Under the measure, the DEP is required to ensure that any approval, permit, administrative order, or consent decree issued, or other action taken, by the DEP pursuant to the above-cited laws or any other law is consistent with the Public Trust Doctrine. 

The landmark 1821 New Jersey Supreme Court Case, Arnold v. Mundy further supported the Public Trust Doctrine reinforced by the Magna Carta and Declaration of Independence, by establishing that New Jersey's tidal waters be applied under the public trust doctrine, and belonged to the state for public use. 

In addition to gaining Assembly approval, the measure on Monday passed the Senate 35-0. It now heads to the Governor's desk.


Armato, Lopez, Zwicker Bill Requiring Hospitals to Include Opioid Addiction Information with Patient Discharge Papers Approved by Assembly

As part of New Jersey's ongoing, integrated approach to preventing and fighting drug addiction, a bill requiring hospitals to include a warning about the risks of addiction, overdose and death associated with opioids in a patient's discharge papers was approved 78-0-0 Monday by the full Assembly. 

The bill (A-4883) is sponsored by Assembly Democrats John Armato, Yvonne Lopez and Andrew Zwicker. As per the measure, acute care hospitals would be required to include the information provided that the patient was discharged from the hospital with a prescription for an opioid drug.

"This bill will put safeguards in place to help prevent addiction," said Armato (D-Atlantic). "It is yet another strategy in our ongoing battle to fight this disease."

"In many instances, the time period immediately following a surgery is when patients are in the most pain and exposed to increased doses of opioids in an uncontrolled setting," said Lopez (D-Middlesex). "This bill aims to educate patients at the time when their risk for becoming addicted is higher, because the more pain they experience, the more medication they may take."

"New Jersey, like many other states, is waging an ongoing battle against opioid abuse," said Zwicker (D-Hunterdon, Mercer, Middlesex and Somerset). "We can win this fight through a comprehensive approach aimed at preventing addiction; through awareness and educational campaigns; helping those already suffering from this addiction with compassion and understanding; and providing resources for the thousands of individuals and families impacted."

The information would include contact information for substance use disorder treatment. The Department of Health would develop the informational materials.

This measure would take effect 60 days after enactment, although the Commissioner of Health could take administrative action in advance if necessary to implement the provisions of the act.

The bill cleared the Assembly Health and Senior Services Committee on February7. A companion bill (S-3342) in the Senate has been referred to the Senate Health, Human Services and Senior 


Pinkin and Zwicker Bill to Statutorily Protect Resident Interest in New Jersey Shores, Strengthen Efforts to Guard Marine Life & Endangered Species Advanced by Assembly Panel

(TRENTON) - Codifying the public's right to enjoy New Jersey's coastline as designated under the Public Trust Doctrine, legislation sponsored by Assembly Democrats Nancy Pinkin and Andrew Zwicker was approved by the Assembly Appropriations Committee Monday.

"Generation after generation of New Jersey families as well as visitors from out-of-state spends their summers vacationing at the shore," said Pinkin (D-Middlesex). "Although resident access to our beaches is expressed through the Public Trust Doctrine, formally adopting this principle into law will ensure continued respect of residents' rights to access New Jersey's shoreline for recreational purposes and also allow us to further our environmental efforts to protect marine life and endangered species."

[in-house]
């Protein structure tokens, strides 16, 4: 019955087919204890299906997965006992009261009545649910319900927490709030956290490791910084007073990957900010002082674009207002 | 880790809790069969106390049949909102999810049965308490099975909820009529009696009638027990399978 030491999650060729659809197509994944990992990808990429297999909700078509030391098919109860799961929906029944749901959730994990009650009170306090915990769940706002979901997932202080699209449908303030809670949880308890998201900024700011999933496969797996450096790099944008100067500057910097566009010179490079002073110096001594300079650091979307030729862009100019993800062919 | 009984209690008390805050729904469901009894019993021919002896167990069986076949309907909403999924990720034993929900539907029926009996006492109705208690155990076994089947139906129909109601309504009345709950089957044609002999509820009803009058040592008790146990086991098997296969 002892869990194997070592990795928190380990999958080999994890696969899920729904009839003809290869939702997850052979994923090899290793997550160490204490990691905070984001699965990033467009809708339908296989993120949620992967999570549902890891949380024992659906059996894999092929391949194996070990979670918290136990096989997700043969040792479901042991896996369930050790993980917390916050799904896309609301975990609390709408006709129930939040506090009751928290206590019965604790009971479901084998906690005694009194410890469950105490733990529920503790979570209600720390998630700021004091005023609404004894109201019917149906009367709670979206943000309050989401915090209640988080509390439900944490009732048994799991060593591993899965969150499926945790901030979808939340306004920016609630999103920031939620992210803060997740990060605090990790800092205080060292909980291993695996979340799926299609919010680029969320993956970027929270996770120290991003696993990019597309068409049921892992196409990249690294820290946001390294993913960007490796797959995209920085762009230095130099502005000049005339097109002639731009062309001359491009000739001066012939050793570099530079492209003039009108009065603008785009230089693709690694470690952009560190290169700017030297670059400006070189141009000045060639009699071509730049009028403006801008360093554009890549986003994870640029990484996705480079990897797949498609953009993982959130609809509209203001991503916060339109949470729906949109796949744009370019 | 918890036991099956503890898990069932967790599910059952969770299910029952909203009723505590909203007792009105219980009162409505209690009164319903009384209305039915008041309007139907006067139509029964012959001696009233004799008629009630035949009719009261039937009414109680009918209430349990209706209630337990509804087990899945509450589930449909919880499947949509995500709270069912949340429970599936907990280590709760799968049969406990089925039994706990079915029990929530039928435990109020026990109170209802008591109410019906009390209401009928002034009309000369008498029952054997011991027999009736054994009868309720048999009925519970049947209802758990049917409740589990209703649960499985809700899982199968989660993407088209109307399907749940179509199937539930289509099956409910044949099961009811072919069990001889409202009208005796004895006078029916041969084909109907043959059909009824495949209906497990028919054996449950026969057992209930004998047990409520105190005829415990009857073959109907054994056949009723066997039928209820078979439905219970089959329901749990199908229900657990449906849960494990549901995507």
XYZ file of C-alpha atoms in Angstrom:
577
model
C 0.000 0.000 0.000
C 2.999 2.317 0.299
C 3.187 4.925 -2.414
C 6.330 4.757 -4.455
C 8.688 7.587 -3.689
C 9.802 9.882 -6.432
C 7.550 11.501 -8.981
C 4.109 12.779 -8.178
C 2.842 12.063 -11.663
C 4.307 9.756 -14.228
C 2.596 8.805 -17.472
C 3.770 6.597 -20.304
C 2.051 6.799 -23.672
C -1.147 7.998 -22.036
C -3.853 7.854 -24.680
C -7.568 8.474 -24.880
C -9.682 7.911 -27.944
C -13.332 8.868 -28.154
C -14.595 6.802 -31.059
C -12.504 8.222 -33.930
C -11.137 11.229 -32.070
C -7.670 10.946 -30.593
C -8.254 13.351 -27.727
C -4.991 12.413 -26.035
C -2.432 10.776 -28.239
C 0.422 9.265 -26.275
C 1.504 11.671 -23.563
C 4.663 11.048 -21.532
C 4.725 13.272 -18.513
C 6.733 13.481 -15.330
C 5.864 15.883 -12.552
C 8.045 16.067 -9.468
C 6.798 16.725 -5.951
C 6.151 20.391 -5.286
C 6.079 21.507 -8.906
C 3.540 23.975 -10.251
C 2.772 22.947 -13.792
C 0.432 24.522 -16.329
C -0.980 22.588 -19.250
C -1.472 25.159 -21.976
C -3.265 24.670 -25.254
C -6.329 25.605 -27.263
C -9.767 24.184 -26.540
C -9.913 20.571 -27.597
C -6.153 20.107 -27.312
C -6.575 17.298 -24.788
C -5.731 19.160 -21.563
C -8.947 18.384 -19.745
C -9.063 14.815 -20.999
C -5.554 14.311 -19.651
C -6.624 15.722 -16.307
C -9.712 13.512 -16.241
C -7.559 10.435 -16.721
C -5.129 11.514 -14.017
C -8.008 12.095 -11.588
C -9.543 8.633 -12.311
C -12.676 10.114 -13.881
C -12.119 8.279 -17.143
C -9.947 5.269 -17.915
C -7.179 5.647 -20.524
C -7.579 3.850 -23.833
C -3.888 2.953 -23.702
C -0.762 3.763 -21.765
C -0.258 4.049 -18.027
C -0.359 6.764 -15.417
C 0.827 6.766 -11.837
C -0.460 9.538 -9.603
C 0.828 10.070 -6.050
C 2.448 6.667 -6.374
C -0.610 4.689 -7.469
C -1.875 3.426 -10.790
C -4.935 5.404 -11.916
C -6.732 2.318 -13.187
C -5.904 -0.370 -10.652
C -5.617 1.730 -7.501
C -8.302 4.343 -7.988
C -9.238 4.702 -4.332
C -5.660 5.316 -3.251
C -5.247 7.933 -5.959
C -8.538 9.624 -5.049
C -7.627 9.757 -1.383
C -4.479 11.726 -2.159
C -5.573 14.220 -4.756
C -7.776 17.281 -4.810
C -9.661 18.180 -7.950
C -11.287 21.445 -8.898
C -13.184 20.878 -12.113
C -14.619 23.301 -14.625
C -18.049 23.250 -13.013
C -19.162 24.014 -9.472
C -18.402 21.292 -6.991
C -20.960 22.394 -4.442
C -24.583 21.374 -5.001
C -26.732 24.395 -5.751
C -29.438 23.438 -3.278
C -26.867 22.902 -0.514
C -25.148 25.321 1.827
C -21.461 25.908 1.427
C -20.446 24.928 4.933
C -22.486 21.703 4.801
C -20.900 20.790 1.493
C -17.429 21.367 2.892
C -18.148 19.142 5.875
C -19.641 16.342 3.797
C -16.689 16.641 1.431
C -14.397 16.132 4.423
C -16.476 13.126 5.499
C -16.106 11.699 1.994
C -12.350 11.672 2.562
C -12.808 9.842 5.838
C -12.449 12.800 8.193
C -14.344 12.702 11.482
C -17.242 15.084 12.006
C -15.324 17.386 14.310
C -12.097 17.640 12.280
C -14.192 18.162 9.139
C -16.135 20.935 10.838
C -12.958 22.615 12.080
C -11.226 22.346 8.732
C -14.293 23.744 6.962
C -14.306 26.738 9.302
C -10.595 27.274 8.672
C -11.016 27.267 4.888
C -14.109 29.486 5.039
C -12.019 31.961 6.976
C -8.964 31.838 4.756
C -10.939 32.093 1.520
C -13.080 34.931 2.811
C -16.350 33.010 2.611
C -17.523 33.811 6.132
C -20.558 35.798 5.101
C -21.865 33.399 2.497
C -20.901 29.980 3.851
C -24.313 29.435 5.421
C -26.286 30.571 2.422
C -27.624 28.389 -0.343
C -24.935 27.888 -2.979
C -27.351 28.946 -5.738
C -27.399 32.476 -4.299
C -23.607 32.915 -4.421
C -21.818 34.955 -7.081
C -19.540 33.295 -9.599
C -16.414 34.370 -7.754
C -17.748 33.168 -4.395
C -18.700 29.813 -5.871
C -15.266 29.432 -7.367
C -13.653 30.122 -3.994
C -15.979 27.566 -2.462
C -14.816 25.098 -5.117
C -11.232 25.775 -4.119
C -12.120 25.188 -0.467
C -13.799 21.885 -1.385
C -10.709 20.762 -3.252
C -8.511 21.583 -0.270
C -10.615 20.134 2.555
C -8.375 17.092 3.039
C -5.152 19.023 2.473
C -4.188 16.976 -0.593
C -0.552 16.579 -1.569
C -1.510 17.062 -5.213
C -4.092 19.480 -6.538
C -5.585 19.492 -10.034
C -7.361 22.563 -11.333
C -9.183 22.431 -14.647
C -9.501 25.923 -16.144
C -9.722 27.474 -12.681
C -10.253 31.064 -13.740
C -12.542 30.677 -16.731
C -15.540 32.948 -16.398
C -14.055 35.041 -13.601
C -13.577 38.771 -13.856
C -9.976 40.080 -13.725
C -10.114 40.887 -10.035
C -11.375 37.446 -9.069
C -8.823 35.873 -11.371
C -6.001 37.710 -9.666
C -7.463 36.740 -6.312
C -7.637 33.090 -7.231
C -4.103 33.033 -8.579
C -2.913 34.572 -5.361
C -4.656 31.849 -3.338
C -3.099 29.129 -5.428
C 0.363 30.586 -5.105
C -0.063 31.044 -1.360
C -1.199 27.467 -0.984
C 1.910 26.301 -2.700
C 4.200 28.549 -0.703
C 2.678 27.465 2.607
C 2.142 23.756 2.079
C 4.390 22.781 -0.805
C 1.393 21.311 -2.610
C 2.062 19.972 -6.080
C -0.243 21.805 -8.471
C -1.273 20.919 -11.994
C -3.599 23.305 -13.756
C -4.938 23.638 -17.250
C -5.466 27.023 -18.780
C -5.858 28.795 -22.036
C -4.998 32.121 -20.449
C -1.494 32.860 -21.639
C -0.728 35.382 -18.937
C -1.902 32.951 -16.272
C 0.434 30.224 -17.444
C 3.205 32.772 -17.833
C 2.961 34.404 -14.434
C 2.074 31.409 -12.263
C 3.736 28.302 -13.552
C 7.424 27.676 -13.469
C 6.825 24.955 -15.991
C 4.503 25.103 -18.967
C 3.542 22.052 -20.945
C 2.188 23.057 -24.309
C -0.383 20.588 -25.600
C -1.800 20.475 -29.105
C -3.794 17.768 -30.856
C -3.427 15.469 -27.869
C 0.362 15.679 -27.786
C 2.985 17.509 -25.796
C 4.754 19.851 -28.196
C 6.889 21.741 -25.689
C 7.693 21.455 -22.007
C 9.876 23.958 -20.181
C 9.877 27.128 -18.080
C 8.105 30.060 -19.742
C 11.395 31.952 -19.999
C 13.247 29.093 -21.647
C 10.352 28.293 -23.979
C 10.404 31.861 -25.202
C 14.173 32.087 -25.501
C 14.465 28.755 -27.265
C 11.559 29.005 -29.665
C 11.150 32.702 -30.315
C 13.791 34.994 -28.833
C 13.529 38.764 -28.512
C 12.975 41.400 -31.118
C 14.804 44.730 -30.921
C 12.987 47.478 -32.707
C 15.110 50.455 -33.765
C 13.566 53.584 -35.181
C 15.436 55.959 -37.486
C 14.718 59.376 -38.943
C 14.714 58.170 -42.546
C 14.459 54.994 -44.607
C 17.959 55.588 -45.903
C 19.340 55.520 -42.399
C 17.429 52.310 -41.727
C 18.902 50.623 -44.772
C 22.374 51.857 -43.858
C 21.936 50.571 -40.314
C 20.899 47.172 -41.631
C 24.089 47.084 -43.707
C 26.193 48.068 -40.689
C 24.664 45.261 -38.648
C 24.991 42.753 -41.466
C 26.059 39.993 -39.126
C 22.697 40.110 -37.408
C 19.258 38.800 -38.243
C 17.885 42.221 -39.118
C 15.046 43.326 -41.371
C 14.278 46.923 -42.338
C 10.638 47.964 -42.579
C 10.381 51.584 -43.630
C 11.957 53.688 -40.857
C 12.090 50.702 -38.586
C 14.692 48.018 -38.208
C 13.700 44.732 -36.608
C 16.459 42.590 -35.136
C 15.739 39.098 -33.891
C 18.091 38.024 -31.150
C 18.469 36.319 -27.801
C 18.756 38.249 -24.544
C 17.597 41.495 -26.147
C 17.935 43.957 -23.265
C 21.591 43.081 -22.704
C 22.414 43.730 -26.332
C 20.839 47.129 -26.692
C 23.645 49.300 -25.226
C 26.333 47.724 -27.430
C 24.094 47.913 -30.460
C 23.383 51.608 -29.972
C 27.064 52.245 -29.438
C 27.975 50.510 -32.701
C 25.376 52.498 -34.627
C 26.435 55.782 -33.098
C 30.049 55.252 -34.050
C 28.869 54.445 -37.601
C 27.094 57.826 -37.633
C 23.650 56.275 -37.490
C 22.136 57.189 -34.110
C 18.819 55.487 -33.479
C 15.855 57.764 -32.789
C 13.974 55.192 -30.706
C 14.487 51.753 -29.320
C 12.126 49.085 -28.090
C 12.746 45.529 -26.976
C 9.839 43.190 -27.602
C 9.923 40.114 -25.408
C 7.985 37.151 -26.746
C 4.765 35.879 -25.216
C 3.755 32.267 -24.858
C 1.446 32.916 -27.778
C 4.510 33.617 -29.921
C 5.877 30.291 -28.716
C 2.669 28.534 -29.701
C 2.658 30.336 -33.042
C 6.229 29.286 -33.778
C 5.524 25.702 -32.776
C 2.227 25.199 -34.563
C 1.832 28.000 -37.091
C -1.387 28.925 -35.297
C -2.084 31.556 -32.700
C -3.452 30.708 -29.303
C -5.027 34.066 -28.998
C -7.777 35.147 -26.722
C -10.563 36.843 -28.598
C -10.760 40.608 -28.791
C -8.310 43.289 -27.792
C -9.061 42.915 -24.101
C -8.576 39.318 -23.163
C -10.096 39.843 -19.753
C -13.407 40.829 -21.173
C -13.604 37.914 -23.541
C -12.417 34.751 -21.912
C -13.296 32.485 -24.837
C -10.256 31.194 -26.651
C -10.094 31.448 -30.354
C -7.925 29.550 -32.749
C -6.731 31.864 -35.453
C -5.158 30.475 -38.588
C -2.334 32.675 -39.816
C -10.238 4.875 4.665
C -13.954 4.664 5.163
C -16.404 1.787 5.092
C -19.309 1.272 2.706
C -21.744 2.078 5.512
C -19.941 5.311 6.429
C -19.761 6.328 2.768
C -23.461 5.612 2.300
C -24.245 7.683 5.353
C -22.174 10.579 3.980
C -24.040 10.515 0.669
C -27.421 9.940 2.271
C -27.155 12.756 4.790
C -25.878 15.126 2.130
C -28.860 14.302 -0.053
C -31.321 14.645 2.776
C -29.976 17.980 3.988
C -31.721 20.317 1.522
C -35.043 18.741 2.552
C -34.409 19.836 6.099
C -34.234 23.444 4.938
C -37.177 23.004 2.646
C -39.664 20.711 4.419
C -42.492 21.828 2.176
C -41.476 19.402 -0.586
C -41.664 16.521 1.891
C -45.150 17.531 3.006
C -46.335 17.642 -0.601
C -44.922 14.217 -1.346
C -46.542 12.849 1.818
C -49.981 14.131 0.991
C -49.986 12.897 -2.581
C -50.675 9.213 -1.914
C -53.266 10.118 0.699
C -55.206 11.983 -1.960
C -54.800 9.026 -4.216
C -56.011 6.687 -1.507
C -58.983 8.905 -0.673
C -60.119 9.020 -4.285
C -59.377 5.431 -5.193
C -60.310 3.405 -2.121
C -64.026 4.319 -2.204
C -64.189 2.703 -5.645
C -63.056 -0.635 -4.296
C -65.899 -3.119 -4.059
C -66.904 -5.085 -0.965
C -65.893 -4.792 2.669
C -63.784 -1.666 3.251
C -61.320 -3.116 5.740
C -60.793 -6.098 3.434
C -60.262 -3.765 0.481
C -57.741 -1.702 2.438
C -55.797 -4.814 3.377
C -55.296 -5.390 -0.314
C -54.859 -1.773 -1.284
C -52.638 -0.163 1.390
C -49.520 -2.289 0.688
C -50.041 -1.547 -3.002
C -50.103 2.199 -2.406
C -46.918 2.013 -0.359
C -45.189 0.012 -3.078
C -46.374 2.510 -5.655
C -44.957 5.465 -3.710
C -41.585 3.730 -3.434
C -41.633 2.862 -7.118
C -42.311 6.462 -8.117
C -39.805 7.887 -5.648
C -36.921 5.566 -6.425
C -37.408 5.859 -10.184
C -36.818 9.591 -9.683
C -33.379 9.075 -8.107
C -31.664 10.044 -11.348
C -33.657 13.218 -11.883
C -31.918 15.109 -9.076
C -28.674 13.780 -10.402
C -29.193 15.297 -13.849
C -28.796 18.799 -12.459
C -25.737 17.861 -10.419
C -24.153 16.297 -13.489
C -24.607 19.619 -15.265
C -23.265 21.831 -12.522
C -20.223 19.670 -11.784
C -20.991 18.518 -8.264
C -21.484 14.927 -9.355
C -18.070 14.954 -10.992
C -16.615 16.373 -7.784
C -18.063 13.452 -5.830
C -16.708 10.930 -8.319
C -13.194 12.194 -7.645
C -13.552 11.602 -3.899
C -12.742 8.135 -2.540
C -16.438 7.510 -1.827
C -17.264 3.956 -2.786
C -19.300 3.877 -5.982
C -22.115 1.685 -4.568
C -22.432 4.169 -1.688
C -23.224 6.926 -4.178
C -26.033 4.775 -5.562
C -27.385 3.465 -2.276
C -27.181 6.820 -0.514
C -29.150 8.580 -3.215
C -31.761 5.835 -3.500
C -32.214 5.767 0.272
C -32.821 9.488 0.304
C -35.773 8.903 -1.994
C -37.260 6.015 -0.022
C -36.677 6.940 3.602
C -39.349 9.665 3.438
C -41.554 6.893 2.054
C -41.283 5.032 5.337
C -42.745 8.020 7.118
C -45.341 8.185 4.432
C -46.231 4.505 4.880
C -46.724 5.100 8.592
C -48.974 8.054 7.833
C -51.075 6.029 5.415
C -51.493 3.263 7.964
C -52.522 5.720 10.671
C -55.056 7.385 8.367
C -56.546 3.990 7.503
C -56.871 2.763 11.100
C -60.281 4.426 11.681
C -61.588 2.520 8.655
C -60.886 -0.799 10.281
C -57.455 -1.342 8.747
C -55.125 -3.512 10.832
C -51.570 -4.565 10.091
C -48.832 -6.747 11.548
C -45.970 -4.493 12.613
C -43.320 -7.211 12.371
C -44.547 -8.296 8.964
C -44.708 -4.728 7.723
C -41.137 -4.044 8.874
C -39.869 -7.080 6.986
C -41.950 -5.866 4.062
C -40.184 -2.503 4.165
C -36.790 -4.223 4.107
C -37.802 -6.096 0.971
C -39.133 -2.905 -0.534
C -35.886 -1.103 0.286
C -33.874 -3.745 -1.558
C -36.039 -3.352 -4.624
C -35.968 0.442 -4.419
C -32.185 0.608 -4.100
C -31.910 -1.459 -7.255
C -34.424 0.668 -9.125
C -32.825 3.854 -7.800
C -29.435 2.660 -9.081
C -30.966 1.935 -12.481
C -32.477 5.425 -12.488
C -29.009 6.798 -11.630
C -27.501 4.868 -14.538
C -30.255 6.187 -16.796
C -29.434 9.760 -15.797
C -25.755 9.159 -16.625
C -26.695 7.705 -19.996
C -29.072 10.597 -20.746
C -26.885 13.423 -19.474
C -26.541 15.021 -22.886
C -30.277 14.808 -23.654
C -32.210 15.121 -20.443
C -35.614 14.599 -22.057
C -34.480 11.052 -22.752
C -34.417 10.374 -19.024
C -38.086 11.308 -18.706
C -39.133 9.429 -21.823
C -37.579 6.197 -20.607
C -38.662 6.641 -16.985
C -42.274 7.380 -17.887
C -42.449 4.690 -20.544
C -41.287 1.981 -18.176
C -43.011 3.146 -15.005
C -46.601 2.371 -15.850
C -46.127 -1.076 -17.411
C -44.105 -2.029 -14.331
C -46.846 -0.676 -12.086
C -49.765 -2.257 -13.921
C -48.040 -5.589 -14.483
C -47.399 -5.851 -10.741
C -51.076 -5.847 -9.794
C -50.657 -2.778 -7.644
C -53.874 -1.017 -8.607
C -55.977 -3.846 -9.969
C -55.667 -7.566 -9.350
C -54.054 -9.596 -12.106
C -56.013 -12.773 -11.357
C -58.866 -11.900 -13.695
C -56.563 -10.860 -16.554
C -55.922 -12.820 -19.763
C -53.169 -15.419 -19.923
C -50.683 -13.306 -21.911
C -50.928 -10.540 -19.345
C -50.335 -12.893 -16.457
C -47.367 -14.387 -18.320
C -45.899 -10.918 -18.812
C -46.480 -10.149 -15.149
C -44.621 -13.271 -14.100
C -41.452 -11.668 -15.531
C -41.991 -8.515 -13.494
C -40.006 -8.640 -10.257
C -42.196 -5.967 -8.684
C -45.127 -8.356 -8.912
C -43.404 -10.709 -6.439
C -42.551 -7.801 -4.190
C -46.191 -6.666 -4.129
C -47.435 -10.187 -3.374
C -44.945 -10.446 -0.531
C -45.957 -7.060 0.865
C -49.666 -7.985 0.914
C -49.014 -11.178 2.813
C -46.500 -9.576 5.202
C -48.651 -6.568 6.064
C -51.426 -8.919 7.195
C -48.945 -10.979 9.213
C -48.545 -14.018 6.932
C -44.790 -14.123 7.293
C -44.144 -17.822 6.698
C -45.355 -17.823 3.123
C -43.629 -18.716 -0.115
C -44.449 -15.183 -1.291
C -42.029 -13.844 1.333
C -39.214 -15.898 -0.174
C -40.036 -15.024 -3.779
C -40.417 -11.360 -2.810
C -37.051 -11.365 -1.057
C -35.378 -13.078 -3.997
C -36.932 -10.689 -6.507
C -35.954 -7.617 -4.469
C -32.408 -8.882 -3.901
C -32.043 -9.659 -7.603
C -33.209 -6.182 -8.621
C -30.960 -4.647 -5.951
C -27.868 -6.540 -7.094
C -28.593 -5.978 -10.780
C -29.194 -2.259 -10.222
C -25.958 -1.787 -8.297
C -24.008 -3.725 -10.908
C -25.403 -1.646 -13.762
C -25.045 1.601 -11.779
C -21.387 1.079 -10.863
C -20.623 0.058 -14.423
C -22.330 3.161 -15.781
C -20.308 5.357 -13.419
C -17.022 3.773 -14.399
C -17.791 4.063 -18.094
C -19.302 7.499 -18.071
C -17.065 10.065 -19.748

The people's ownership of the tidal waters and adjacent shorelines is held in trust by the State. The bill (A-4221), through the Department of Environmental Protection, directs the State to protect the public's right of physical and visual access to public trust lands in its funding decisions and implementation of multiple State laws, including the Coastal Area Facility Review Act, the Wetlands Act of 1970, and the Flood Hazard Area Control Act, as well as New Jersey's implementation of the federal Coastal Zone Management Act of 1972.

"As the state continues to take necessary steps to protect our coastal environment, we have to make sure that the decisions we make in trying to protect our coastline do not come between or inhibit a resident's right to take part in shore activities or simply enjoy the view," said Zwicker (D-Hunterdon, Mercer, Middlesex, Somerset). "We can protect our tidal waters, our marine life and still preserve the beautiful beaches and shore communities for which New Jersey is best known." 

Under the bill, the DEP is required to ensure that any approval, permit, administrative order, or consent decree issued, or other action taken, by the DEP pursuant to the above-cited laws or any other law is consistent with the Public Trust Doctrine. 

The landmark 1821 New Jersey Supreme Court Case, Arnold v. Mundy further supported the Public Trust Doctrine reinforced by the Magna Carta and Declaration of Independence, by establishing that New Jersey's tidal waters be applied under the public trust doctrine, and belonged to the state for public use. 

The bill recently cleared the Assembly Environment and Solid Waste Committee, of which Pinkin is chair, and now heads to Speaker for further consideration.


Zwicker, Benson & Sumter Bill Establishing Disclosure Requirements for Independent Advocacy Groups Passes Assembly

"Dark Money" Organizations Would be Subject to Greater Transparency under the Measure

(TRENTON) - Under current law, 527 groups and 501(c)4 social welfare organizations are allowed to keep their donors secret. In an effort to provide greater transparency and accountability, a bill (A-1524), sponsored by Assembly Democrats Andrew Zwicker, Daniel Benson and Shavonda Sumter passed the full Assembly on Monday, 60-1-17.